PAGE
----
bare rock

bare rock

[¦ber ¦räk]
(navigation)
In U.S. Coast and Geodetic Survey terminology, a rock extending above the plane of mean high water.
References in classic literature ?
On our right, over a shoulder of bare rock, I saw the level blue of the sea.
It is the country of the wolf and the isard, of the brown bear and the mountain-goat, a land of bare rock and of rushing water.
At night, just as the Northern Lights were winking and flashing through the fog, Kotick climbed a bare rock and looked down on the scattered nurseries and the torn and bleeding seals.
And it was very silent, too, as there were no birds to sing or squirrels to chatter, the trees being left far behind them and only the bare rocks remaining.
But the waves dashed foaming up among the bare rocks at her feet, mingling their cold spray with her tears, and gave no answer to her prayer.
In many areas, there are submerged creek beds, apparently the result of historic rise in sea levels (yep, it was occurring 10,000 years ago, too) that are fish highways, particularly where they make bends or meet side creeks, or expose bare rock or caves.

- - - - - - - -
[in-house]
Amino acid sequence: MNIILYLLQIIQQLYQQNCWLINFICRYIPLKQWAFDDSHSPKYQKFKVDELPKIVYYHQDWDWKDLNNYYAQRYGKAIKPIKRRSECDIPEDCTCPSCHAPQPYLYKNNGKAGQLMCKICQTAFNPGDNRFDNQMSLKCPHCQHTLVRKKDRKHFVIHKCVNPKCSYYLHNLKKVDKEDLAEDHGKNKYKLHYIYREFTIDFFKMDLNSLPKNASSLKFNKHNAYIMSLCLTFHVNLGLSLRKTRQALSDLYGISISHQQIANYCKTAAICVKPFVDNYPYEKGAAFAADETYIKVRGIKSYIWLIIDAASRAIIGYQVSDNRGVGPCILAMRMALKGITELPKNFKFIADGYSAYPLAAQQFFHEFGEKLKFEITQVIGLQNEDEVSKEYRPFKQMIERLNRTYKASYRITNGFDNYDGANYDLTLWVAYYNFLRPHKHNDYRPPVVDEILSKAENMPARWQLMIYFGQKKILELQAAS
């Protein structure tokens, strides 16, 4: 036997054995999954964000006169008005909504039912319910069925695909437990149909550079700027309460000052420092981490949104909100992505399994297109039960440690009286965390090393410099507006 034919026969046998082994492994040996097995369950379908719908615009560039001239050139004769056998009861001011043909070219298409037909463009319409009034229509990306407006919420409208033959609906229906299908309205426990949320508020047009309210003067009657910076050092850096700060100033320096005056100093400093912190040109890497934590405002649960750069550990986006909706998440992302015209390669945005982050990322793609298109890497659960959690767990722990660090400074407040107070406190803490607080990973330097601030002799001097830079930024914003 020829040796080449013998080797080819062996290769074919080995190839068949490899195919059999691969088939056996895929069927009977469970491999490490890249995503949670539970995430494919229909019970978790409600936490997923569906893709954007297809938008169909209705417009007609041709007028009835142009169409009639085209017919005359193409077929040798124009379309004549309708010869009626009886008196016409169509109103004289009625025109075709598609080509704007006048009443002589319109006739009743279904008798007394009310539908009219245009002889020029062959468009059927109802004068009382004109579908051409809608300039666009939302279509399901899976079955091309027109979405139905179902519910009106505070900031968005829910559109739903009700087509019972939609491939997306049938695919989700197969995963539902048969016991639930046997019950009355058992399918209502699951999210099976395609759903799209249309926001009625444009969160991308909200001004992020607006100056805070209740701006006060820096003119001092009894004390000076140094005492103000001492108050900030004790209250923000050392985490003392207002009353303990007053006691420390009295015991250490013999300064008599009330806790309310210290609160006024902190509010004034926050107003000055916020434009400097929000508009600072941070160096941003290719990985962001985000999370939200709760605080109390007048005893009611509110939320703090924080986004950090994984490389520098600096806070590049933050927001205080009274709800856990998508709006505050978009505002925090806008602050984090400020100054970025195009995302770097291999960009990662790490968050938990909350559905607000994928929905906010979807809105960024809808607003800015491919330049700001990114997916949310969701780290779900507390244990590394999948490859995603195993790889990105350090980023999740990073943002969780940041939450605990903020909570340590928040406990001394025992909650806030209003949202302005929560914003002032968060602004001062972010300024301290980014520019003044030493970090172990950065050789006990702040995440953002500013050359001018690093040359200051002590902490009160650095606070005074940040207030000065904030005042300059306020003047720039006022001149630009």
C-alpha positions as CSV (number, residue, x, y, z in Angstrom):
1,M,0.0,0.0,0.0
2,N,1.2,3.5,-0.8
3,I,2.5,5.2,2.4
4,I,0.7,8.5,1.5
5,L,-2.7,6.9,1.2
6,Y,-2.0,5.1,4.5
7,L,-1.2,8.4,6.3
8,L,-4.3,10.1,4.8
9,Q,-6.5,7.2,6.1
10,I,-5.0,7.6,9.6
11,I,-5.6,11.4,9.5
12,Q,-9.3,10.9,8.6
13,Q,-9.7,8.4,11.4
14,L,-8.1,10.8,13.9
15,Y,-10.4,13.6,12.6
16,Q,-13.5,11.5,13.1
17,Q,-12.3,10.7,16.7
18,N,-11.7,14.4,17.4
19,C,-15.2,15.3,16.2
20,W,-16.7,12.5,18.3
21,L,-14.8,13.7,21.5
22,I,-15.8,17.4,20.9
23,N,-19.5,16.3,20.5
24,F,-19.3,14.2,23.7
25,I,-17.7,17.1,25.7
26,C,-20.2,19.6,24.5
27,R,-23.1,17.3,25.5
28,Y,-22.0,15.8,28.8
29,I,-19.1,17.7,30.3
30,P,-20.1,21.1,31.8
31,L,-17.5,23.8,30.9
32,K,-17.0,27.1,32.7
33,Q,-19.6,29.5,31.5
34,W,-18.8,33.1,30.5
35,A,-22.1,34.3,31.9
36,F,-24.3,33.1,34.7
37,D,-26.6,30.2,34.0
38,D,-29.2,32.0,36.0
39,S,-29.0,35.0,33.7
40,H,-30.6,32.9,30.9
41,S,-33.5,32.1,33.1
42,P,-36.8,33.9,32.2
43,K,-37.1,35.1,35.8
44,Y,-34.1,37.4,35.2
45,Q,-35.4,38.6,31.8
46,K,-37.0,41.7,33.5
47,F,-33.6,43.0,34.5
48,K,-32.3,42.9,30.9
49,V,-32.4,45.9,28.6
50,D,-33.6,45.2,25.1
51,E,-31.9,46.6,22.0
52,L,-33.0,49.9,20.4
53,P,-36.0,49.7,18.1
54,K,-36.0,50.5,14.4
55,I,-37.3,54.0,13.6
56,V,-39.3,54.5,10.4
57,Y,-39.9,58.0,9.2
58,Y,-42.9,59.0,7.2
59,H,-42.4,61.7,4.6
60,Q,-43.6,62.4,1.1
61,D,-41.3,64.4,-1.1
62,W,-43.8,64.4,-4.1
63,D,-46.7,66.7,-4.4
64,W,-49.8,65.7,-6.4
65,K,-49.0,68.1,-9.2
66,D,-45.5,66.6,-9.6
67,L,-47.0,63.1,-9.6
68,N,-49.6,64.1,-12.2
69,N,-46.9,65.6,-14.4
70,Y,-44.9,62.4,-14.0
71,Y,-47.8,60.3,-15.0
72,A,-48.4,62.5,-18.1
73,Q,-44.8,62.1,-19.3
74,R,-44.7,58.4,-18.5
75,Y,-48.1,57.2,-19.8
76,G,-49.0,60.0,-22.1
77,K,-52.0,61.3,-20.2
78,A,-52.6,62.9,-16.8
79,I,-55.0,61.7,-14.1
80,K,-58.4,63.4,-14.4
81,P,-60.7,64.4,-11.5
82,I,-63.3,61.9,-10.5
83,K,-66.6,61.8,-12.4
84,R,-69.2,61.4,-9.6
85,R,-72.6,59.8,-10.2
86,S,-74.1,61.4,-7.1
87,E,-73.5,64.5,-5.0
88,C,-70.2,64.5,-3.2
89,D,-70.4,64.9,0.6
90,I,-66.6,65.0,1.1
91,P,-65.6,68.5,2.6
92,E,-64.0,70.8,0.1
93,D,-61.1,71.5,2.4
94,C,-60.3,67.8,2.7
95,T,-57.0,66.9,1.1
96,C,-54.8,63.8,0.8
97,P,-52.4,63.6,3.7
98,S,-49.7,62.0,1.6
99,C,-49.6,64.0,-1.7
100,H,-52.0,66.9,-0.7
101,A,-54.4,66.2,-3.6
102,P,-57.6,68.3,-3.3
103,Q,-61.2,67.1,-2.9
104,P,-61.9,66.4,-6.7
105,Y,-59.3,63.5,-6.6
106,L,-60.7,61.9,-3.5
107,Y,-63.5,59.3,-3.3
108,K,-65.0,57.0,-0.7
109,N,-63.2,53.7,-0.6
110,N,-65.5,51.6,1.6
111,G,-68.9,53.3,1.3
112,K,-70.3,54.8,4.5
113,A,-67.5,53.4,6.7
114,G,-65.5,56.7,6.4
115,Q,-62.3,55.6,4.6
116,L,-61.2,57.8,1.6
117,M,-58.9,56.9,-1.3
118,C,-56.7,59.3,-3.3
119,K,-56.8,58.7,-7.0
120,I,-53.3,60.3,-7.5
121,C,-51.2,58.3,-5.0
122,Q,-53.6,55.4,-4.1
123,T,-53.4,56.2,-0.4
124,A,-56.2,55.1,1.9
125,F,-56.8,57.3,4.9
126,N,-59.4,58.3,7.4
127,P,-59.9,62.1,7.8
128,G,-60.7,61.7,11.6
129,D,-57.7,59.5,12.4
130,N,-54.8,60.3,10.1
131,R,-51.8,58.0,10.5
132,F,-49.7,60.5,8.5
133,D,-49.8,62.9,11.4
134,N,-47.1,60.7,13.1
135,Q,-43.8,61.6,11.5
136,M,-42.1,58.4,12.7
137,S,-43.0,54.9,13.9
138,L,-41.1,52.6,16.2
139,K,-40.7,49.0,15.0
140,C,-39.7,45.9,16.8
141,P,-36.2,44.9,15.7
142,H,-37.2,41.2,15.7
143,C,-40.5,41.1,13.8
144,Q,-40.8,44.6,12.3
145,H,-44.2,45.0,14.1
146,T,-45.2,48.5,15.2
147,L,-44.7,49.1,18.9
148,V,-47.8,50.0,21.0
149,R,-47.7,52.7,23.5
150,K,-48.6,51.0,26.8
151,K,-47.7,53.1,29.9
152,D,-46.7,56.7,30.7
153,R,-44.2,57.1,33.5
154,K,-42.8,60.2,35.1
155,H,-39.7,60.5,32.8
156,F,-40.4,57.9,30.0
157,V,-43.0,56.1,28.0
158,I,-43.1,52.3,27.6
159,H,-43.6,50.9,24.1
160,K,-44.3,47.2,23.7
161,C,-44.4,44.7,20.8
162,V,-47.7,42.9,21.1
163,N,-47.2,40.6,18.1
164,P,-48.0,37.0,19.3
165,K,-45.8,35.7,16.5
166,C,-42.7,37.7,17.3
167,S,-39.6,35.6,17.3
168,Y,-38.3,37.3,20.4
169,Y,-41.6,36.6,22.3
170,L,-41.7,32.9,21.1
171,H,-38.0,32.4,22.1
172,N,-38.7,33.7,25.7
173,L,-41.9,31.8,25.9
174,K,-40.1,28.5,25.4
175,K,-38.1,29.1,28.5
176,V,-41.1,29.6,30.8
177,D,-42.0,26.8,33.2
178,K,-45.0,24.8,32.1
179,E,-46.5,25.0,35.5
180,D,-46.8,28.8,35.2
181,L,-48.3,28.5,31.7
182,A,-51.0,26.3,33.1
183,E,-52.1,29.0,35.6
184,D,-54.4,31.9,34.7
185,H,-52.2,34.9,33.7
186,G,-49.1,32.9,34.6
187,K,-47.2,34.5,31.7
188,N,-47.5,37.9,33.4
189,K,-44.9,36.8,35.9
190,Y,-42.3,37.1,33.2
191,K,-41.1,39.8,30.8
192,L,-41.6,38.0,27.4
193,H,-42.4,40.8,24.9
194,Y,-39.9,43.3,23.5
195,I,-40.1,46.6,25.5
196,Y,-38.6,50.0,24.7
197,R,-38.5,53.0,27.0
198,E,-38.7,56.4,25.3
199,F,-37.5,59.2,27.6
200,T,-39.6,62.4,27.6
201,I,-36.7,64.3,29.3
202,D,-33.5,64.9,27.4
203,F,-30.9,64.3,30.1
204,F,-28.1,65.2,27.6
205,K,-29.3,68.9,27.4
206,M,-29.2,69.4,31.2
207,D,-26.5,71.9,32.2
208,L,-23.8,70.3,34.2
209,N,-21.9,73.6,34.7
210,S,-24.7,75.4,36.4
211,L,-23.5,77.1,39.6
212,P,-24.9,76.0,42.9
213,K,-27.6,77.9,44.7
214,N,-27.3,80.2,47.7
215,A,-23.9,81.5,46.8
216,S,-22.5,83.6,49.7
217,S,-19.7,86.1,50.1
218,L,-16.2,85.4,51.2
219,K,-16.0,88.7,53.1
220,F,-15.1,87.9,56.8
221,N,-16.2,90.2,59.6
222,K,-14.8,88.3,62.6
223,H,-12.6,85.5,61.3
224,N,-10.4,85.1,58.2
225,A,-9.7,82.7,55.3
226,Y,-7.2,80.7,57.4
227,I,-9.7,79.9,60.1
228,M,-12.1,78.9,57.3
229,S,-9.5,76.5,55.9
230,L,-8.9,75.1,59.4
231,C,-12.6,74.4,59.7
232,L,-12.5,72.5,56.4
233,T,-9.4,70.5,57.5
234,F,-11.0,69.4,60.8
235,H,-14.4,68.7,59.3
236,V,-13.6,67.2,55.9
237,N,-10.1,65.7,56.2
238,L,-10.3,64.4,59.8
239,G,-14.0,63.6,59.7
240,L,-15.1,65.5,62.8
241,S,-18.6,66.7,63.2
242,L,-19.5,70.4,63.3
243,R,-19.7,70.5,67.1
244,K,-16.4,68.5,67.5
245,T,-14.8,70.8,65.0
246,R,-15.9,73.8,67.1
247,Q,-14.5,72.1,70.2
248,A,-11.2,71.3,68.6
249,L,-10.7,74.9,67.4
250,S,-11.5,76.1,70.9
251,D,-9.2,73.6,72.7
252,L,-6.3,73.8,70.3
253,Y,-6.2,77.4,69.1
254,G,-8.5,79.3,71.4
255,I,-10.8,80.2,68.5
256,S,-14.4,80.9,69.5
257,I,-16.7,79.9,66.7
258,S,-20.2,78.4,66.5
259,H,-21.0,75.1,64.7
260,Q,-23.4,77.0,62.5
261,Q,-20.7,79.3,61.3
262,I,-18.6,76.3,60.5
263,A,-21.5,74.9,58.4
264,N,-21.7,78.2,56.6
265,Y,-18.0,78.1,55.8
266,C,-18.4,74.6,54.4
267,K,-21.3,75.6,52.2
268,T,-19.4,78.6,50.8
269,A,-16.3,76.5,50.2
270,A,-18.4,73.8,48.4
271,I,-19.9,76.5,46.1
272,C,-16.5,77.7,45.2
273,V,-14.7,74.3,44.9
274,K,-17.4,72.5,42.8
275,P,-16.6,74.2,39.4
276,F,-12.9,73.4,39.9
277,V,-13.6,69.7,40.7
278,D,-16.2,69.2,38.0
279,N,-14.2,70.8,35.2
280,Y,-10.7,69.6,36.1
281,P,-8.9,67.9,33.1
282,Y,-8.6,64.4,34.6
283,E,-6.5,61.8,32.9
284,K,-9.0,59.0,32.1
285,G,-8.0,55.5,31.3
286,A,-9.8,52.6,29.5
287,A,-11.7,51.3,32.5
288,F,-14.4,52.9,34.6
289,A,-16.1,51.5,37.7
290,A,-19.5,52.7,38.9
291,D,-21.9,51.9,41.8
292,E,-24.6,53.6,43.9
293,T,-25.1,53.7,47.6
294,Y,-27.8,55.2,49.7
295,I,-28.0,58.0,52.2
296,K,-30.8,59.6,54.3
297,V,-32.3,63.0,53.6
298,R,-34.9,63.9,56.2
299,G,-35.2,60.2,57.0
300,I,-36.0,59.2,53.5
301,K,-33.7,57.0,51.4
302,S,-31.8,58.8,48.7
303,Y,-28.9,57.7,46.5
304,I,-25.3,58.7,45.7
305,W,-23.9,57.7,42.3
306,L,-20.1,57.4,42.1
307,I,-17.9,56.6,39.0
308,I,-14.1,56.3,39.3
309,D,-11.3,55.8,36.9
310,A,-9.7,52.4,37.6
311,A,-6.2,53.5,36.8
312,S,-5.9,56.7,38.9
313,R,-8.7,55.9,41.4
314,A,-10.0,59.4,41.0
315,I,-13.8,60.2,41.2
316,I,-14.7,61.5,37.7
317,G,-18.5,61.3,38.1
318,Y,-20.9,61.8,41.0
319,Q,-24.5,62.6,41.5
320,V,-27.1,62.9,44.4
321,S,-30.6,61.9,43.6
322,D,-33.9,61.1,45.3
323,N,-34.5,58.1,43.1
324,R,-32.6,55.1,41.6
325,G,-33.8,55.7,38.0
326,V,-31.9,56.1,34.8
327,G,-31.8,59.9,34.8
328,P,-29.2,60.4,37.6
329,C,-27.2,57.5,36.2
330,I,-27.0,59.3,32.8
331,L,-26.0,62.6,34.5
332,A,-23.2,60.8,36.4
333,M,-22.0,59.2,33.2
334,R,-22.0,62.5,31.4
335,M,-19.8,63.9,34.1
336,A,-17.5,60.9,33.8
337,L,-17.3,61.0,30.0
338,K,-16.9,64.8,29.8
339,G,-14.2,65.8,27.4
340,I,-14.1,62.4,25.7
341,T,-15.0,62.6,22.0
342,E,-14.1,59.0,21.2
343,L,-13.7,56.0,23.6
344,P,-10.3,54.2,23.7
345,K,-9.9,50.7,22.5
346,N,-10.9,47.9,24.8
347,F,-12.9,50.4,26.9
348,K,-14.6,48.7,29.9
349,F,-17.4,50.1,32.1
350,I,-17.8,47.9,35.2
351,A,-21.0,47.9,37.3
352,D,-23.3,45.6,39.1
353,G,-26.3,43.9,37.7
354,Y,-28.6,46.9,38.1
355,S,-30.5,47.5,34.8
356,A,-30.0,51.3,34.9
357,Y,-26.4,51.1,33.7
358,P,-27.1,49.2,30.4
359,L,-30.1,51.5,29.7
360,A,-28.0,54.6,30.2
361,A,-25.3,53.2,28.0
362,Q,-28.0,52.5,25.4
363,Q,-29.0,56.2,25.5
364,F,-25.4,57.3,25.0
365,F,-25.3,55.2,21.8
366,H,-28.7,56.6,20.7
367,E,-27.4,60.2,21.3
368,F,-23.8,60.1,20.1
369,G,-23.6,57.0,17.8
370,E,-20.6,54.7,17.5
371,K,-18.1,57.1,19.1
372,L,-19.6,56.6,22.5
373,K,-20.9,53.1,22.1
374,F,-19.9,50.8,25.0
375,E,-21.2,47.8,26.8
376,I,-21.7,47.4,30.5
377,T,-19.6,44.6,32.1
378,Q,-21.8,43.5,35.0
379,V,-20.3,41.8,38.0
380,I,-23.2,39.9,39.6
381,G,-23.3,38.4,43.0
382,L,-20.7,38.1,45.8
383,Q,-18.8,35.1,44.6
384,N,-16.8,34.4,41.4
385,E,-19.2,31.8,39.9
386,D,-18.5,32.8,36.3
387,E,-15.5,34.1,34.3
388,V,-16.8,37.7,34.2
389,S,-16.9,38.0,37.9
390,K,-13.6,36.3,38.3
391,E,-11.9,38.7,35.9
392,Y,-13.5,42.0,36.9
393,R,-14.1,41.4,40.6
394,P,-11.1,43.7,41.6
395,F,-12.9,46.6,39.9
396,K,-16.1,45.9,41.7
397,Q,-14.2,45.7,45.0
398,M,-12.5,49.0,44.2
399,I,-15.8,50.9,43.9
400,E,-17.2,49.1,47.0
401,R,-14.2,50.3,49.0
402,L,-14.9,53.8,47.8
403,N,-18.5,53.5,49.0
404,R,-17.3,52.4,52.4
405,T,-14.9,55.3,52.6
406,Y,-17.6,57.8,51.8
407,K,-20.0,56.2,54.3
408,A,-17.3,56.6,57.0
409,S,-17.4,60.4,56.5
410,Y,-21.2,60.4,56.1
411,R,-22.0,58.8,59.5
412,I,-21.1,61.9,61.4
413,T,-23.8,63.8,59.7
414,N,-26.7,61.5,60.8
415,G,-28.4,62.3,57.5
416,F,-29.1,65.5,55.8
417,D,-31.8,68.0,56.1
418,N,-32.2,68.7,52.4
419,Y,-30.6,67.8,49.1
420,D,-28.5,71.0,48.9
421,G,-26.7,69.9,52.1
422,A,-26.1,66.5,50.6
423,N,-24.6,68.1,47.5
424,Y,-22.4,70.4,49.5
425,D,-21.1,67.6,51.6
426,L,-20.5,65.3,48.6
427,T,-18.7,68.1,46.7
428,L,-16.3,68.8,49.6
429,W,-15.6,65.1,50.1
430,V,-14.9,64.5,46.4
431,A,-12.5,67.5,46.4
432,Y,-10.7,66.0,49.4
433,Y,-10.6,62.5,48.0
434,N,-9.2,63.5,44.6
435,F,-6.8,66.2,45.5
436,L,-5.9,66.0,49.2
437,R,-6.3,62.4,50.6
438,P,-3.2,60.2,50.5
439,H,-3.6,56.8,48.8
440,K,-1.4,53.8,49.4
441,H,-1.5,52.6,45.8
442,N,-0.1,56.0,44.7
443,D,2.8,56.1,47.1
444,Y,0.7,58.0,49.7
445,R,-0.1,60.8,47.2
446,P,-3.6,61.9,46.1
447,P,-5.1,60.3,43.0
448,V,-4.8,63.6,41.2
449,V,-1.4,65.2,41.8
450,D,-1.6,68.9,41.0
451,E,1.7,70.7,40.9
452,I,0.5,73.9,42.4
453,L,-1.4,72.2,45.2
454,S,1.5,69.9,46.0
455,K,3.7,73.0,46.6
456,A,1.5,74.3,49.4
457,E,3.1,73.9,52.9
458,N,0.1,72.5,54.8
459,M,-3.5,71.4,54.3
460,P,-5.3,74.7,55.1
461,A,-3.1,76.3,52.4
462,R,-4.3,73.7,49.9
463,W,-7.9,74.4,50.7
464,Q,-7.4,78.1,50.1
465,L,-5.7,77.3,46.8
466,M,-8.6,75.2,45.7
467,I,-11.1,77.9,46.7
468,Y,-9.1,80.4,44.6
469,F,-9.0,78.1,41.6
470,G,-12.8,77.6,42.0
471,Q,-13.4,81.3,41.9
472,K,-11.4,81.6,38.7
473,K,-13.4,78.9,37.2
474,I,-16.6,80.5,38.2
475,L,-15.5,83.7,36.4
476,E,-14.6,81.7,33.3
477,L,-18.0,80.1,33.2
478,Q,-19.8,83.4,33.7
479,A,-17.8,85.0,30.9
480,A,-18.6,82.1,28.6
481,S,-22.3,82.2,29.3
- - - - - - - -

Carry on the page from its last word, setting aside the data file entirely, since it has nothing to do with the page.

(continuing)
Up the hill from Methelin Bay's sandy beach, I climb down to water through invasive casuarina and Mexican pepper followed by bare rock surfaces infinitely water shaped into sharp little limestone mountain ranges the size of razors.
The grains in desert sand dunes have been deposited mainly by wind action and originate in other parts of the desert where bare rock surfaces are constantly being weathered by exposure to sun, wind and water.
As September spilled into October, they made their way across a flat, pirion-dotted landscape until, without warning, the ground gave way and they gazed into one of the defining features of the New World: the greatest testament on Earth to the power of water, the beauty of bare rock, and the fearsome magnificence of deep time.
The celebrated fells have been thoroughly sheep-wrecked: the forests that once covered them have been reduced by the white plague to bare rock and bowling green.
He said the most likely problems encountered off the coast of Anglesey would be 10metre high sand waves and bare rock.